Inhibitory effects of glucosamine on endotoxin-induced uveitis in Lewis rats

Invest Ophthalmol Vis Sci. 2008 Dec;49(12):5441-9. doi: 10.1167/iovs.08-1784. Epub 2008 Aug 21.


Purpose: Glucosamine sulfate (GS) is a naturally occurring sugar that exerts immunosuppressive effects in vitro and in vivo. The authors investigated whether GS modulates the inflammatory reaction in endotoxin-induced uveitis (EIU) of rats and the mechanisms by which it exerts its effects.

Methods: Two-hundred micrograms of lipopolysaccharide (LPS) was injected subcutaneously into Lewis rats to induce EIU. Doses of GS (10, 100, or 1000 mg/kg) were divided into three aliquots and administered intraperitoneally 30 minutes before LPS injection, concurrently with LPS injection, and 30 minutes after LPS injection. Twenty-four hours after LPS injection, aqueous humor was collected for cell counting and measurement of protein concentration. Immunohistochemical staining of the iris-ciliary body was performed to evaluate the effects of GS on intercellular adhesion molecule (ICAM)-1 and nuclear factor (NF)-kappaB activation and to demonstrate macrophage infiltration. The effects of various doses of GS pretreatment were also examined using a mouse macrophage cell line (RAW264.7 cells) and LPS stimulation. Levels of prostaglandin (PG)-E2 and nitric oxide (NO) were determined. Expression of inducible NO synthase (iNOS) and cyclooxygenase (COX)-2 were measured using Western blot analysis. The effect of GS on LPS-induced NF-kappaB activation in RAW cells was also examined.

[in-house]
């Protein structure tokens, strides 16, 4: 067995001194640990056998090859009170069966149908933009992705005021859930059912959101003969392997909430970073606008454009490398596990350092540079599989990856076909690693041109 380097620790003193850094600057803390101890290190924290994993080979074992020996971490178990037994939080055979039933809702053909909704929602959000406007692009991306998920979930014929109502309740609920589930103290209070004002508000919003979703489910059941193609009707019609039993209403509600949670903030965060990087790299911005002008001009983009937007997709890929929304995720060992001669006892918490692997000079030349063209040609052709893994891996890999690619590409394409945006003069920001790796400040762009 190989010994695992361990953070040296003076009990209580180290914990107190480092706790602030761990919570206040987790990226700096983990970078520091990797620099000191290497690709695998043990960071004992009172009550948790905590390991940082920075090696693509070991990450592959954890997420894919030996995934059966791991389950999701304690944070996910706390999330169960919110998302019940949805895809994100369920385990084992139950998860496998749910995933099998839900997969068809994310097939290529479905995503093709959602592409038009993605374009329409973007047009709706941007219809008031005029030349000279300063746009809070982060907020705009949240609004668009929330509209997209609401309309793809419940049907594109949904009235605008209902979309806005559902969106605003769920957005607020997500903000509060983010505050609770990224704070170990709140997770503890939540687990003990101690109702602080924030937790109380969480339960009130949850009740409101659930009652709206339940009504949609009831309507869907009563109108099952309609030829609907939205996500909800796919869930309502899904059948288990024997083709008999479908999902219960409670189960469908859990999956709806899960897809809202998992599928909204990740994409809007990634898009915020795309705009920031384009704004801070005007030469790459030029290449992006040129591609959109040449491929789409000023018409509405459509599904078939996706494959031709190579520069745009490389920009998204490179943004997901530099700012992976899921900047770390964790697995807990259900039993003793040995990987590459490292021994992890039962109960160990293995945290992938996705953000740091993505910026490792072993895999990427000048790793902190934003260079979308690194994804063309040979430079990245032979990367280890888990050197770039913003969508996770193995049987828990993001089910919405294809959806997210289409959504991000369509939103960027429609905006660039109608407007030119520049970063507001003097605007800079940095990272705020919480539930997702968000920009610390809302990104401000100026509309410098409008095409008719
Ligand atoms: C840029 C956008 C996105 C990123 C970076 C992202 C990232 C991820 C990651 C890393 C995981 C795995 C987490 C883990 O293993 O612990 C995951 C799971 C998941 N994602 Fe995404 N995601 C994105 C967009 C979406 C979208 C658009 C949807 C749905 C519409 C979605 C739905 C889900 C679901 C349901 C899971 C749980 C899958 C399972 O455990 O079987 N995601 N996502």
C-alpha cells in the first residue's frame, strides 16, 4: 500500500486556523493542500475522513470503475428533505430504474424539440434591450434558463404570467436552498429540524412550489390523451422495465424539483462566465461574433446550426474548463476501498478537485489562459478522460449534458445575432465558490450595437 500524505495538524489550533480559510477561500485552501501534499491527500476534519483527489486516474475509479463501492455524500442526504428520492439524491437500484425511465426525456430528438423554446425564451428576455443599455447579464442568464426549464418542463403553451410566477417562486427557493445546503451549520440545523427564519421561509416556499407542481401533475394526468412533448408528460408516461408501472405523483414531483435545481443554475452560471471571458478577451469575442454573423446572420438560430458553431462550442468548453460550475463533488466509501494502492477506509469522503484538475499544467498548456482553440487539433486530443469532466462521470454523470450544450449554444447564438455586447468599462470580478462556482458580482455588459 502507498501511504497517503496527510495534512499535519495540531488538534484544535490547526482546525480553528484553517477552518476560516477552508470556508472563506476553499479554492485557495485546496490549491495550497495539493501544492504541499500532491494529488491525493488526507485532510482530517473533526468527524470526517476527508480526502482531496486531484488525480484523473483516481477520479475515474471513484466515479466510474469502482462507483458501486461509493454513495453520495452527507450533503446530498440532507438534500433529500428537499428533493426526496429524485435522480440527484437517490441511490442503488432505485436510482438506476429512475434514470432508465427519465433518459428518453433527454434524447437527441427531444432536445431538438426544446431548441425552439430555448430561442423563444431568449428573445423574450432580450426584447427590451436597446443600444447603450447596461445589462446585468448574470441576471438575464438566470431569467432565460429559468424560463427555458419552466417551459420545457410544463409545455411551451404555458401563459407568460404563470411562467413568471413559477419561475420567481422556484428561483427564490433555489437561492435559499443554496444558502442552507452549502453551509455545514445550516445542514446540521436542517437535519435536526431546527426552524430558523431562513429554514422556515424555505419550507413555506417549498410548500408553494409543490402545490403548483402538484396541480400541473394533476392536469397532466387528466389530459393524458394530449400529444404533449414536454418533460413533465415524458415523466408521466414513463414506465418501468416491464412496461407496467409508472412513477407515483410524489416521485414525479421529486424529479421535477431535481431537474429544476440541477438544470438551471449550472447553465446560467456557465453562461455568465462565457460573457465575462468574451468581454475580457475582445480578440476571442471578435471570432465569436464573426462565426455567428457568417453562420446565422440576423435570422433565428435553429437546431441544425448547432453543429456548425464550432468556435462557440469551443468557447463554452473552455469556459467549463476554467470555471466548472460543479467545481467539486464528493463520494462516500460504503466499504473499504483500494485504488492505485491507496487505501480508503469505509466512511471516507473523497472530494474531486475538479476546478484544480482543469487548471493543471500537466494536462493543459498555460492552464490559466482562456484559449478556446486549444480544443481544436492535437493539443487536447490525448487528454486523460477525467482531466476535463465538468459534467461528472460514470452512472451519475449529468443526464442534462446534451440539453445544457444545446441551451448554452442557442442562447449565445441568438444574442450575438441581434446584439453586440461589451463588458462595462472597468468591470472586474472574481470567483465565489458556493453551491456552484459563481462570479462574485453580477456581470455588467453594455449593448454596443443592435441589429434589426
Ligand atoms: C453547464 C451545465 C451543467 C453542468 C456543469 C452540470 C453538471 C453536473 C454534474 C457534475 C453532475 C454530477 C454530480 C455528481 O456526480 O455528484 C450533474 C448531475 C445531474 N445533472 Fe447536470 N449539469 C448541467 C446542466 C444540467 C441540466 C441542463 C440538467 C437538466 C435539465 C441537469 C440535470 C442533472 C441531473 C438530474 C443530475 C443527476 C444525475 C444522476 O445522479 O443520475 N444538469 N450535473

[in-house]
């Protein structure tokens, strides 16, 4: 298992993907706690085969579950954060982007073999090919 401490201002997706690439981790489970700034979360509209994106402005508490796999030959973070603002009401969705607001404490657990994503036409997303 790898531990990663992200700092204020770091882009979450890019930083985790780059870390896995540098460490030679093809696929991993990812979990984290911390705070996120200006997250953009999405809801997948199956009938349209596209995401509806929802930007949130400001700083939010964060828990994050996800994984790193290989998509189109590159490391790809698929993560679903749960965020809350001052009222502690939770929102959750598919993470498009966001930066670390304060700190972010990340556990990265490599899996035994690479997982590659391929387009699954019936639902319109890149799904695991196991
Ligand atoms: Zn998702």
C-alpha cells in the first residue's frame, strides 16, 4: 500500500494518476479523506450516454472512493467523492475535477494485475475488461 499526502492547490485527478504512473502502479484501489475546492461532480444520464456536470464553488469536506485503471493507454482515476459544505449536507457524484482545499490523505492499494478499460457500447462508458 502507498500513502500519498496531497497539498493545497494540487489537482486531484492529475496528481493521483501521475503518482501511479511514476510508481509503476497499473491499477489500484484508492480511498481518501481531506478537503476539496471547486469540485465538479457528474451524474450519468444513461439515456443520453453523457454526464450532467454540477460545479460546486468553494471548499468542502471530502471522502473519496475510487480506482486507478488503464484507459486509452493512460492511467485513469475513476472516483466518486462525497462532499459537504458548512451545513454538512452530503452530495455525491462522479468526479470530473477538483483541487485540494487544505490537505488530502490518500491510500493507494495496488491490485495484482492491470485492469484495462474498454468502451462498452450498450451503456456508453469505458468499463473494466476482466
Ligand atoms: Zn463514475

Results: Cell counting and analysis of protein concentration in aqueous humor revealed that GS suppressed EIU in rats treated with a high dose of GS (1000 mg/kg). Immunohistochemistry showed that treatment with GS reduced ICAM-1 expression and suppressed activation of NF-kappaB in the iris-ciliary body. The main inflammatory cells in the iris-ciliary body during EIU were macrophages. In LPS-stimulated macrophage RAW cell culture, GS inhibited the production of NO and PG-E2, the expression of iNOS and COX-2, and the activation of NF-kappaB.

Conclusions: GS suppresses EIU in rats by blockading the NF-kappaB-dependent signaling pathway and the subsequent production of ICAM-1 and proinflammatory mediators. This study has extended the authors' previous observation that GS is a potentially important compound for reducing ICAM-1-mediated inflammatory effects in the eye.

Publication types

  • Research Support, Non-U.S. Gov't

MeSH terms

  • Animals
  • Aqueous Humor / immunology
  • Blotting, Western
  • Cell Count
  • Cell Culture Techniques
  • Ciliary Body / metabolism
  • Cyclooxygenase 2 / metabolism
  • Dinoprostone / metabolism
  • Glucosamine / administration & dosage
  • Glucosamine / pharmacology*
  • Intercellular Adhesion Molecule-1 / metabolism
  • Iris / metabolism
  • Lipopolysaccharides / toxicity*
  • Macrophages / immunology
  • Male
  • NF-kappa B / metabolism
  • Nitric Oxide / metabolism
  • Nitric Oxide Synthase Type II / metabolism
  • Rats
  • Rats, Inbred Lew
  • Salmonella typhimurium*
  • Uveitis, Anterior / chemically induced
  • Uveitis, Anterior / metabolism
  • Uveitis, Anterior / pathology
  • Uveitis, Anterior / prevention & control*


  • Lipopolysaccharides
  • NF-kappa B
  • Intercellular Adhesion Molecule-1
  • Nitric Oxide
  • Nitric Oxide Synthase Type II
  • Cyclooxygenase 2
  • Ptgs2 protein, rat
  • Dinoprostone
  • Glucosamine